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(New York) - Cambodia's ruling party should cease its threats, harassment, and spurious legal action against opposition members of parliament and lawyers defending free expression, Human Rights Watch said today.

On June 22, 2009, the National Assembly is expected to decide whether to strip the parliamentary immunity of Mu Sochua, a member of the opposition Sam Rainsy Party (SRP) and one of the assembly's few female members. Stripping Sochua's immunity would allow a criminal defamation case against her to go forward. The case is based on a complaint by Prime Minister Hun Sen of the ruling Cambodian People's Party (CPP), who has also brought defamation charges against her lawyer.

"Hun Sen has a long history of trying to muzzle Cambodia's political opposition and undermine the independence of the legal profession," said Brad Adams, Asia director at Human Rights Watch. "This most recent case should be ringing alarm bells among Cambodia's donors, particularly those who fund judicial and legal reform."

On April 23, Sochua and her lawyer announced her intention to file a defamation complaint against Hun Sen for allegedly making derogatory comments about her, accusing her of "inciting" problems and acting like a gangster. Hun Sen responded by filing defamation suits against both Sochua and her lawyer, Kong Sam On.

On June 10, the Phnom Penh Municipal Court dismissed Sochua's lawsuit against the prime minister, claiming that no defamation occurred, while continuing to process his counter-suit against her.

Kong Sam On, one of the few private lawyers in Cambodia willing to represent opposition officials in high-profile court cases, is also being targeted for his involvement in the case. In addition to Hun Sen's defamation suit against him, Hun Sen's lawyer, Ky Tech, has filed a complaint with the Cambodian Bar Association accusing Kong Sam On of violating the lawyers' code of ethics.

The supposedly independent Bar Association has historically been subject to interference by senior government officials. In 2005, for example, the politically controlled court system overturned the election of an independent candidate as president of the Bar Association, who was replaced by Ky Tech, the government-backed candidate.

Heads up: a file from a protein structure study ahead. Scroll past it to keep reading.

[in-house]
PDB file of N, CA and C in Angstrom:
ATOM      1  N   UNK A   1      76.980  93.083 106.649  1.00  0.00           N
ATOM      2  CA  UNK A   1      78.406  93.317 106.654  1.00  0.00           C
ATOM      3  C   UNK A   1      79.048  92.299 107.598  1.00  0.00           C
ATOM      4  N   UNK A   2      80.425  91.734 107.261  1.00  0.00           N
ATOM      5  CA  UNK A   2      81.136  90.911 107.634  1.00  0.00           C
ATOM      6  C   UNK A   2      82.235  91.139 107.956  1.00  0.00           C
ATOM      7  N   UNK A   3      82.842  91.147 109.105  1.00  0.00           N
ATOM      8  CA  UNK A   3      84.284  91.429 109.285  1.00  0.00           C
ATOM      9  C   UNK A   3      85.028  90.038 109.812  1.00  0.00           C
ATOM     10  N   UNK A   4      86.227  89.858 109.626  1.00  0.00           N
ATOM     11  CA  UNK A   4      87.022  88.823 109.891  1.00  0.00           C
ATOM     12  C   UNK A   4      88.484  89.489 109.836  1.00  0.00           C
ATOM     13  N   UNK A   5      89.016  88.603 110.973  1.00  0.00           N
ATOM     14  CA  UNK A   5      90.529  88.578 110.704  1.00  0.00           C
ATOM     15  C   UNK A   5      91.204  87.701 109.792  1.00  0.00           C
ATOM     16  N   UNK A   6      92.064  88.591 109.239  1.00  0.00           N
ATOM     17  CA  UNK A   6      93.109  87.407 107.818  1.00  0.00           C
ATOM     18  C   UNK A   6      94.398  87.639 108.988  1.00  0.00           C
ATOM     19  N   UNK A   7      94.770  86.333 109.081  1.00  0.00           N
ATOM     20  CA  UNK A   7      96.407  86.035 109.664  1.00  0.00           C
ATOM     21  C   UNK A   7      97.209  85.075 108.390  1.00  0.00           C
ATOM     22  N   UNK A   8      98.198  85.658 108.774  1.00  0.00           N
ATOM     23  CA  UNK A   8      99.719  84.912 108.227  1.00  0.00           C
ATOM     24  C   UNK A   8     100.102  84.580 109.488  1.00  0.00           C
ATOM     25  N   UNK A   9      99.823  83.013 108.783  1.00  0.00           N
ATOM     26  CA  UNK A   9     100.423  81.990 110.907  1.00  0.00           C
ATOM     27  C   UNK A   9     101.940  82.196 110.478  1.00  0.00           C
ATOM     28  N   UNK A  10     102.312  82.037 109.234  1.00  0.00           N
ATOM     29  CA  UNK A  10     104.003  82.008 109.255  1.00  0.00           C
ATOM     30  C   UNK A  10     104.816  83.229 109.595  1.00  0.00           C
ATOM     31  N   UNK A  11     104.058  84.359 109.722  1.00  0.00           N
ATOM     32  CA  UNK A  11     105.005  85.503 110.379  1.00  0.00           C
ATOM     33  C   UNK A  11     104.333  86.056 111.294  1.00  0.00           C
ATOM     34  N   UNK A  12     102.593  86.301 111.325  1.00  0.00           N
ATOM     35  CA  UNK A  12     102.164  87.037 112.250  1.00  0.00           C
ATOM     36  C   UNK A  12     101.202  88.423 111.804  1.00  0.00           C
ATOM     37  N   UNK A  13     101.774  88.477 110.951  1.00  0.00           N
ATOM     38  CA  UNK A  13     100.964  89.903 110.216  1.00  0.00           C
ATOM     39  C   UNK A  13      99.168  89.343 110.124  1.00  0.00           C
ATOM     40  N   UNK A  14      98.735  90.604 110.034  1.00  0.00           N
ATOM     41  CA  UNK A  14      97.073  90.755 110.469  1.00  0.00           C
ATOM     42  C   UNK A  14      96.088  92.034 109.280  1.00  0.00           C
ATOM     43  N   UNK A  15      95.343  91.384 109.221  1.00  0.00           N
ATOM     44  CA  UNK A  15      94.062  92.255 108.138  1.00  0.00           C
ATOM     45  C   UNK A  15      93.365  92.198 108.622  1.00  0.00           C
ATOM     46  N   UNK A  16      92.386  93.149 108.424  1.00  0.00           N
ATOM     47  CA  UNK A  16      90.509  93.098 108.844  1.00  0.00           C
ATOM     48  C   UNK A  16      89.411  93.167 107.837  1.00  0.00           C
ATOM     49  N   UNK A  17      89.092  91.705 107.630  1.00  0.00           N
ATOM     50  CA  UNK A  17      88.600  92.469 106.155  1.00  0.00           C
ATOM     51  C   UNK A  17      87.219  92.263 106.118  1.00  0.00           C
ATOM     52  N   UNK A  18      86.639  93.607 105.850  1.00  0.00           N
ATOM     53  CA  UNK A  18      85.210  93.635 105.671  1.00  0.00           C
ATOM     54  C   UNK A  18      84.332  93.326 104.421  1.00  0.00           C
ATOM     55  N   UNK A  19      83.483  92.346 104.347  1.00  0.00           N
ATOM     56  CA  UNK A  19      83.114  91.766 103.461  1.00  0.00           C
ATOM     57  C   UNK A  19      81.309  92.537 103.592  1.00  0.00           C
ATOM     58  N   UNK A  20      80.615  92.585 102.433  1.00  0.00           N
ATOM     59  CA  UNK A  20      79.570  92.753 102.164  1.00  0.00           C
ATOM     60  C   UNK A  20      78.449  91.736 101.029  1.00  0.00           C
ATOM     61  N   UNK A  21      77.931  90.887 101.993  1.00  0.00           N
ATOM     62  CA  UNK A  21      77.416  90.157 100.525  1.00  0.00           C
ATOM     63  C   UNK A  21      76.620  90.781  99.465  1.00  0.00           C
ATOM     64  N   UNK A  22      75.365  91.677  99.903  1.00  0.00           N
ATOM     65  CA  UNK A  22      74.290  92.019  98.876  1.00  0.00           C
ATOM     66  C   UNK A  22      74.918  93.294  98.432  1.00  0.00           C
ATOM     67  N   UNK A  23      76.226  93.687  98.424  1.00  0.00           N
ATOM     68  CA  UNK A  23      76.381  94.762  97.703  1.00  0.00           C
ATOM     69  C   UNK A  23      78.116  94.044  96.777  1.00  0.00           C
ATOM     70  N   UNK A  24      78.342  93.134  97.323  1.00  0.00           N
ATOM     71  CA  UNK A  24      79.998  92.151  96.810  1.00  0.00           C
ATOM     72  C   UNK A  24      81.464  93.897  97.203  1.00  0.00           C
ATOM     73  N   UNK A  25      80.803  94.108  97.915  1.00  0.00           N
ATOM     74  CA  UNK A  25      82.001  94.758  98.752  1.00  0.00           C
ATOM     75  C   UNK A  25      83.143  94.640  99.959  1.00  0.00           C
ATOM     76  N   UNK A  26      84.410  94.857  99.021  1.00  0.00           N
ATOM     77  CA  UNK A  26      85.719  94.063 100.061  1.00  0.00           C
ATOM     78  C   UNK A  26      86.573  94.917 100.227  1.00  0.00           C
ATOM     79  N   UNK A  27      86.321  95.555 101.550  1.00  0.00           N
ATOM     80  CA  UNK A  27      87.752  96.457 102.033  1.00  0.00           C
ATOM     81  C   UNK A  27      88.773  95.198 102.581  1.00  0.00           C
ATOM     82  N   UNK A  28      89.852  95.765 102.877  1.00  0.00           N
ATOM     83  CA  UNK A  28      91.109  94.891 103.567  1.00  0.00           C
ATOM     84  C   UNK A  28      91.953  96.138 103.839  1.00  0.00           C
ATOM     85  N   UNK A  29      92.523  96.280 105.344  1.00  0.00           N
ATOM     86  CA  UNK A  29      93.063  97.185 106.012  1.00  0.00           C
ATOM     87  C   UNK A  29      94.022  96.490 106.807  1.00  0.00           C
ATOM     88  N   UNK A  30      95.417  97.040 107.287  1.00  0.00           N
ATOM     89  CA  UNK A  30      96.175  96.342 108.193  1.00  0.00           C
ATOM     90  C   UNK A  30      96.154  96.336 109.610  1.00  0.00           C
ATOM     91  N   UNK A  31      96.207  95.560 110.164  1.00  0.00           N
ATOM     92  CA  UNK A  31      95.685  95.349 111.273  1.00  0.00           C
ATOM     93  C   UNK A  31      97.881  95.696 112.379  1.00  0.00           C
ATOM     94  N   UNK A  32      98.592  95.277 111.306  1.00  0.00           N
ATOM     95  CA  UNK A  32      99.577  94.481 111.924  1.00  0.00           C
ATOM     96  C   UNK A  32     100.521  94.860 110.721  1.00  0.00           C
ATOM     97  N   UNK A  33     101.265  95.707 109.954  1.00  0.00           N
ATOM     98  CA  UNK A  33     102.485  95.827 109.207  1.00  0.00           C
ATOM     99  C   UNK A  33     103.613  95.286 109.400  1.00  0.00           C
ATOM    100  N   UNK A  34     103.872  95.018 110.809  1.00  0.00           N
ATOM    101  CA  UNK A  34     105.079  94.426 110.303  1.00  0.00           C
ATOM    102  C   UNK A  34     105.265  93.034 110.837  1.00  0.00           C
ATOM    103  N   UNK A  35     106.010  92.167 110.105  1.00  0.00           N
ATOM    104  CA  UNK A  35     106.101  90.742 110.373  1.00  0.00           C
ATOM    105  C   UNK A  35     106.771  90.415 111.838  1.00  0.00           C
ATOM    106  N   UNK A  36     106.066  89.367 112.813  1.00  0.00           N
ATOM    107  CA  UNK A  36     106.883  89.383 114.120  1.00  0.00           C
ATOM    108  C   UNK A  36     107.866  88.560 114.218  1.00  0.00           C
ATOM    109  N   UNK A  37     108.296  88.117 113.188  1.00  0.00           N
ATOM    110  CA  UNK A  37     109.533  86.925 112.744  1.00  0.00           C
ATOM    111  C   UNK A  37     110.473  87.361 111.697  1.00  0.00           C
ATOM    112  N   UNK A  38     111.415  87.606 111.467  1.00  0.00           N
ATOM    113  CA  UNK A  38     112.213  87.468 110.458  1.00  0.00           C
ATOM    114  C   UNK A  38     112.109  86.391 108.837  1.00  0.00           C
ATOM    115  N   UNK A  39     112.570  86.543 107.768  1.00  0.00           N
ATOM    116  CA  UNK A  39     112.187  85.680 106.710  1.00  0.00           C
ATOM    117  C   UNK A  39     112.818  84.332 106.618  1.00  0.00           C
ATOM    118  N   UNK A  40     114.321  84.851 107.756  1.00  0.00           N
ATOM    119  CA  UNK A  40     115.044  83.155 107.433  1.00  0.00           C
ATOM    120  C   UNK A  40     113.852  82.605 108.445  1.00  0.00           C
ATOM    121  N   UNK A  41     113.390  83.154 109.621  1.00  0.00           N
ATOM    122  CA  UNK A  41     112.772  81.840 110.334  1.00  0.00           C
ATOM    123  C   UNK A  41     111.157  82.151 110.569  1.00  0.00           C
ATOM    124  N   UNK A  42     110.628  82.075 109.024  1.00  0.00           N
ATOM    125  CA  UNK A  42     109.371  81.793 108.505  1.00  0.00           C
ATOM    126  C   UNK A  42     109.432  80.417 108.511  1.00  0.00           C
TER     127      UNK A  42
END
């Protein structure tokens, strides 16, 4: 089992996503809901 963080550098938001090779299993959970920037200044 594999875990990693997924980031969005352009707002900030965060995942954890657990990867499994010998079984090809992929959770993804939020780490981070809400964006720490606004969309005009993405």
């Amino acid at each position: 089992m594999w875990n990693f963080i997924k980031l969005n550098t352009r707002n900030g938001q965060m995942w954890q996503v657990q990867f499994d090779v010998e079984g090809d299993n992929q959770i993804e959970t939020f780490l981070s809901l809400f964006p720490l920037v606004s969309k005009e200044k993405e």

"Kong Sam On faces being suspended or even disbarred for simply representing the interests of his client," said Adams. "This will have a chilling effect on Cambodia's legal profession and the willingness of lawyers to represent the opposition party or other people who file complaints against government officials."

Other SRP members of parliament may also be under threat. Since late April when Sochua filed her lawsuit, government and ruling party officials have filed a series of lawsuits against individuals affiliated with the SRP. These include a defamation suit by the Phnom Penh Municipal Governor against party leader Sam Rainsy; a suit by a group of military officers against SRP parliamentarian Ho Vann, alleging defamation and incitement; and a suit by Deputy Prime Minister Sok An against Heng Chakra, editor of an SRP-affiliated newspaper, alleging incitement.

Opposition figures convicted on politically motivated charges after their parliamentary immunity was lifted include Cheam Channy, an SRP member convicted in a biased trial in 2005 on unsubstantiated charges of creating a rebel army, and Sam Rainsy himself the same year for allegedly defaming government leaders.

"These lawsuits are a clear attempt to intimidate the opposition and prevent members of parliament from exercising free expression," said Adams. "Even by Cambodian standards, the state of freedom of expression and democratic rights is growing more fragile by the day."

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